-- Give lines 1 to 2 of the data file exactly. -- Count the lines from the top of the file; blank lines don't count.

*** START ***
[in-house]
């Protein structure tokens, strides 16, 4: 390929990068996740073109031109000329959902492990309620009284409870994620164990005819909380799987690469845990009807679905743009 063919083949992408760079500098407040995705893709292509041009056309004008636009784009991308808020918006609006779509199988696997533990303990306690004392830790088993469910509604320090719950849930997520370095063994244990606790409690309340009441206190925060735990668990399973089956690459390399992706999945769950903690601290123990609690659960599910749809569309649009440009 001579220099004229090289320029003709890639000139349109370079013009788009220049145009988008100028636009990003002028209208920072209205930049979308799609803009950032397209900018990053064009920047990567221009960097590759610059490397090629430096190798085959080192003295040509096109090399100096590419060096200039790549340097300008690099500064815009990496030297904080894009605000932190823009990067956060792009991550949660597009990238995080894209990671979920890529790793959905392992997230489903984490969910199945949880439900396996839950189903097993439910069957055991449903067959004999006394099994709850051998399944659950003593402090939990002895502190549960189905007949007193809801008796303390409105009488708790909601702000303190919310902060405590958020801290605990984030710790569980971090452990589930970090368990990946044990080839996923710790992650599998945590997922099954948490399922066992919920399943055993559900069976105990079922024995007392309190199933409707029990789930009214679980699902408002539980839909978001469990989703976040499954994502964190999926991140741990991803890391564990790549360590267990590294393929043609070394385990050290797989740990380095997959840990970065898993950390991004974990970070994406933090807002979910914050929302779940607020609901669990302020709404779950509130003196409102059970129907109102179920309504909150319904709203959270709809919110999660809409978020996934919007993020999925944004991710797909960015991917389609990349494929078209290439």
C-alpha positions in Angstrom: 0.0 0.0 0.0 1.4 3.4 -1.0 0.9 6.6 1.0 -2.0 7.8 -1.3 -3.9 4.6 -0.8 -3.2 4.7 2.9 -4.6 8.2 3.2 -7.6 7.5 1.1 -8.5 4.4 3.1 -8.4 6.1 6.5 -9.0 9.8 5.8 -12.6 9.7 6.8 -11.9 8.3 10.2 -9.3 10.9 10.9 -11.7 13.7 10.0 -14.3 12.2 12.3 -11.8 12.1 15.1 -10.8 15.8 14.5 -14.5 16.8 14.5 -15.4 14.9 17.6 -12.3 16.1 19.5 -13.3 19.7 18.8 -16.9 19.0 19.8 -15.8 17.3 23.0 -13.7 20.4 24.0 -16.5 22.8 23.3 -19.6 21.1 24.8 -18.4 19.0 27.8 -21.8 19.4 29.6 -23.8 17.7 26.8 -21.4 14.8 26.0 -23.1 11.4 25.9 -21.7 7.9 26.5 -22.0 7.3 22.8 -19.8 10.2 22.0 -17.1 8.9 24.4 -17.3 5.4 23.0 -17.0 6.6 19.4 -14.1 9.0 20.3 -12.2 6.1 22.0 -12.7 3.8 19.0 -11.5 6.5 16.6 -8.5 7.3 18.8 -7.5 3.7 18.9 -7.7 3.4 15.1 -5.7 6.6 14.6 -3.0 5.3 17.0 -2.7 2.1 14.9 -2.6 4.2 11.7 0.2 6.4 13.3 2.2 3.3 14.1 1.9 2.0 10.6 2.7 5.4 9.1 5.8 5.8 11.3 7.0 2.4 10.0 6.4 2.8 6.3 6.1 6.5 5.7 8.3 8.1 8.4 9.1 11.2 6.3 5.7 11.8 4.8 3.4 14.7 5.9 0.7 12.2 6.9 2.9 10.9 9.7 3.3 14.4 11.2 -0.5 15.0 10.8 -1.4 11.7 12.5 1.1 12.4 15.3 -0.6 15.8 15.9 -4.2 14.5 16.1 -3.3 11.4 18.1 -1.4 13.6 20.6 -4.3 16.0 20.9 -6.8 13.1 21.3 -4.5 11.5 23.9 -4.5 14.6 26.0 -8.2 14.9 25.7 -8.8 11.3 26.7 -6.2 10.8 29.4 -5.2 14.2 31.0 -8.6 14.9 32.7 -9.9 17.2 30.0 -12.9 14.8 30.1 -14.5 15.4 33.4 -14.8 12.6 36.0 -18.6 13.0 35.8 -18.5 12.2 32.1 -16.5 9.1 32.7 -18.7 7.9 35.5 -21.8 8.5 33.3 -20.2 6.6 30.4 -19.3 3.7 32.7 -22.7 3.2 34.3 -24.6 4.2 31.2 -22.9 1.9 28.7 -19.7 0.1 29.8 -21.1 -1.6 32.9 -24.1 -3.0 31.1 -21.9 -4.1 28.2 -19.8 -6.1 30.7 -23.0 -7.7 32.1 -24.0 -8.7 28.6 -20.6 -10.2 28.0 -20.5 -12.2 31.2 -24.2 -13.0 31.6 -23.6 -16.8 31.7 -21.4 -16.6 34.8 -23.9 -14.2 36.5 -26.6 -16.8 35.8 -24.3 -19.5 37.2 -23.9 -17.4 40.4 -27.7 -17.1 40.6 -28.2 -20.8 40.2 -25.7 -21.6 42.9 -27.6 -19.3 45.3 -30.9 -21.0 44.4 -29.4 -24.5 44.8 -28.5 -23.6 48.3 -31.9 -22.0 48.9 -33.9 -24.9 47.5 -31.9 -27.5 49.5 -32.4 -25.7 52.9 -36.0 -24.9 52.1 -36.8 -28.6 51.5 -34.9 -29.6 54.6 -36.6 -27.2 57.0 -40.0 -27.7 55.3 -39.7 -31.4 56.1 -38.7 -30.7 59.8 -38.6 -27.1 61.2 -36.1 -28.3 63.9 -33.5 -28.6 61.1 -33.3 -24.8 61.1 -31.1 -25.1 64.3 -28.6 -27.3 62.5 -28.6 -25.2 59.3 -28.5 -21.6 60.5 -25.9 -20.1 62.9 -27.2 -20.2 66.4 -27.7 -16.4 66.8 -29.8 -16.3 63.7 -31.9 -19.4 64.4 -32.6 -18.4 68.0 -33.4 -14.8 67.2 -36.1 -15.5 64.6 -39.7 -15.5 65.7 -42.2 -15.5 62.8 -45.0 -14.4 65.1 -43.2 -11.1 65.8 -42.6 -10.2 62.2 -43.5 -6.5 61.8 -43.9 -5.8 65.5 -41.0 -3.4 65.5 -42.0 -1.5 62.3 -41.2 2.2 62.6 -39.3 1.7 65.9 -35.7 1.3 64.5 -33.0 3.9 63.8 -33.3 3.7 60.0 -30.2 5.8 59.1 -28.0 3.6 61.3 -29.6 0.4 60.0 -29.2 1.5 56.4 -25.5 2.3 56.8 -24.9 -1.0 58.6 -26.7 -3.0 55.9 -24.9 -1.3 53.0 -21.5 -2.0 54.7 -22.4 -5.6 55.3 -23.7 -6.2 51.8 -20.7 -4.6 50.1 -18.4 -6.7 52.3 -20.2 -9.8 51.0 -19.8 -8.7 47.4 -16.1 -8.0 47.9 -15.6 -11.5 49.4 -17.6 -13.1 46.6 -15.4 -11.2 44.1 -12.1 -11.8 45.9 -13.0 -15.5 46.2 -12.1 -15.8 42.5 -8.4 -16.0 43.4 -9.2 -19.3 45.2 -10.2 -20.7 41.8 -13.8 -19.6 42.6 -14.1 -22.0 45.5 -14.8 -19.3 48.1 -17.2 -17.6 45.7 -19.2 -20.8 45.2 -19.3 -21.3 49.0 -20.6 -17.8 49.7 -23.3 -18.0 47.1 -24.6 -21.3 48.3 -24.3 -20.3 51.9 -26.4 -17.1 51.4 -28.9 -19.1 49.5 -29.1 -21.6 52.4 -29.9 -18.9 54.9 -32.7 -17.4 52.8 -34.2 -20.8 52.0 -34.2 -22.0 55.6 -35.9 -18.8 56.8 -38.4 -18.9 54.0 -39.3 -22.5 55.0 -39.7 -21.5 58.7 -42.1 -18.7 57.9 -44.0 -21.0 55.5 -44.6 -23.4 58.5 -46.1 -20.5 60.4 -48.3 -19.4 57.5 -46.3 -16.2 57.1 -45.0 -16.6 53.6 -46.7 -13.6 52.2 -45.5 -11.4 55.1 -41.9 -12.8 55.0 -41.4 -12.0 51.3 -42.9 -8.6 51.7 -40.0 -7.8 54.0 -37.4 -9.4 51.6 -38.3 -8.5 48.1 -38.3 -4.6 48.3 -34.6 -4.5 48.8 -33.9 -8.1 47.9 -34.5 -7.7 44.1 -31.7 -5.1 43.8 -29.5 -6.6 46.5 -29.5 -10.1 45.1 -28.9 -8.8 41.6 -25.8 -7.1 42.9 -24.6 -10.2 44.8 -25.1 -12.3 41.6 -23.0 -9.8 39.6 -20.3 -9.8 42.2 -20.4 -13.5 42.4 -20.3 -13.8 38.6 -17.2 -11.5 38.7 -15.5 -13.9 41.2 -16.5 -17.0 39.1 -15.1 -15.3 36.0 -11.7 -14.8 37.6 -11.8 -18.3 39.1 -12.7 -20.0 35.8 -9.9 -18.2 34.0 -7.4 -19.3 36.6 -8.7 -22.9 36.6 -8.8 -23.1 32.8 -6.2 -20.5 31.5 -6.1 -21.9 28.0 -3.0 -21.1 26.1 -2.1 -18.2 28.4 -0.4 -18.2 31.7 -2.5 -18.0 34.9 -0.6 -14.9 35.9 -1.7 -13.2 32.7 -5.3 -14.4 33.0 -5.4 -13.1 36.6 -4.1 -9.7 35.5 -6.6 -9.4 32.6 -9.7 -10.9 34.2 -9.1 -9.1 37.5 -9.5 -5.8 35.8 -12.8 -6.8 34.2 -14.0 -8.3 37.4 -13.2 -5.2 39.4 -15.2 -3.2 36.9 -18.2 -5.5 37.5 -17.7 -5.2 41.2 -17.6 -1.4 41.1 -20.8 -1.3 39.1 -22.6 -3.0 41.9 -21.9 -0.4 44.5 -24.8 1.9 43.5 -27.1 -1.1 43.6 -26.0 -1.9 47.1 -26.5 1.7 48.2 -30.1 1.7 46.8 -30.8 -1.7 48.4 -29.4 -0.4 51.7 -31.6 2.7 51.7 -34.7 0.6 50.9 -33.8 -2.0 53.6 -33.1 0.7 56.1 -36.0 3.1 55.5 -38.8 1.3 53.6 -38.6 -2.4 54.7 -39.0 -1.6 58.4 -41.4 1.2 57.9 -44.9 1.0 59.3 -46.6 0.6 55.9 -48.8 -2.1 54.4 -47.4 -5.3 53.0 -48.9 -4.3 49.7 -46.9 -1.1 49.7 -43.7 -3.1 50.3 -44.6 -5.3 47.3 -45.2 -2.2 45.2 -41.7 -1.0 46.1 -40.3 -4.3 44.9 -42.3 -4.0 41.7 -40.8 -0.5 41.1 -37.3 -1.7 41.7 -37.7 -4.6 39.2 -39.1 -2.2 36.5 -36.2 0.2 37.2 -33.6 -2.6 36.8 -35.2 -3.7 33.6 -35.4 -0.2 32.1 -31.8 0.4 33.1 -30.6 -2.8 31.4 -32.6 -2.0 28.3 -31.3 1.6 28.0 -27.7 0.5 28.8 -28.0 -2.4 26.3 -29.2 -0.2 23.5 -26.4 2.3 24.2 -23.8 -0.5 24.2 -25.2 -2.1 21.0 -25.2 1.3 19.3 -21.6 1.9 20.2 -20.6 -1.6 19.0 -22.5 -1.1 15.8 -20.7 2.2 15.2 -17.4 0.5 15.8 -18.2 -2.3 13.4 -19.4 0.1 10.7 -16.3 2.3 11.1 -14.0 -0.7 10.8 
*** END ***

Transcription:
[in-house]
């Protein structure tokens, strides 16, 4: 390929990068996740073109031109000329959902492990309620009284409870994620164990005819909380799987690469845990009807679905743009 063919083949992408760079500098407040995705893709292509041009056309004008636009784009991308808020918006609006779509199988696997533990303990306690004392830790088993469910509604320090719950849930997520370095063994244990606790409690309340009441206190925060735990668990399973089956690459390399992706999945769950903690601290123990609690659960599910749809569309649009440009 001579220099004229090289320029003709890639000139349109370079013009788009220049145009988008100028636009990003002028209208920072209205930049979308799609803009950032397209900018990053064009920047990567221009960097590759610059490397090629430096190798085959080192003295040509096109090399100096590419060096200039790549340097300008690099500064815009990496030297904080894009605000932190823009990067956060792009991550949660597009990238995080894209990671979920890529790793959905392992997230489903984490969910199945949880439900396996839950189903097993439910069957055991449903067959004999006394099994709850051998399944659950003593402090939990002895502190549960189905007949007193809801008796303390409105009488708790909601702000303190919310902060405590958020801290605990984030710790569980971090452990589930970090368990990946044990080839996923710790992650599998945590997922099954948490399922066992919920399943055993559900069976105990079922024995007392309190199933409707029990789930009214679980699902408002539980839909978001469990989703976040499954994502964190999926991140741990991803890391564990790549360590267990590294393929043609070394385990050290797989740990380095997959840990970065898993950390991004974990970070994406933090807002979910914050929302779940607020609901669990302020709404779950509130003196409102059970129907109102179920309504909150319904709203959270709809919110999660809409978020996934919007993020999925944004991710797909960015991917389609990349494929078209290439």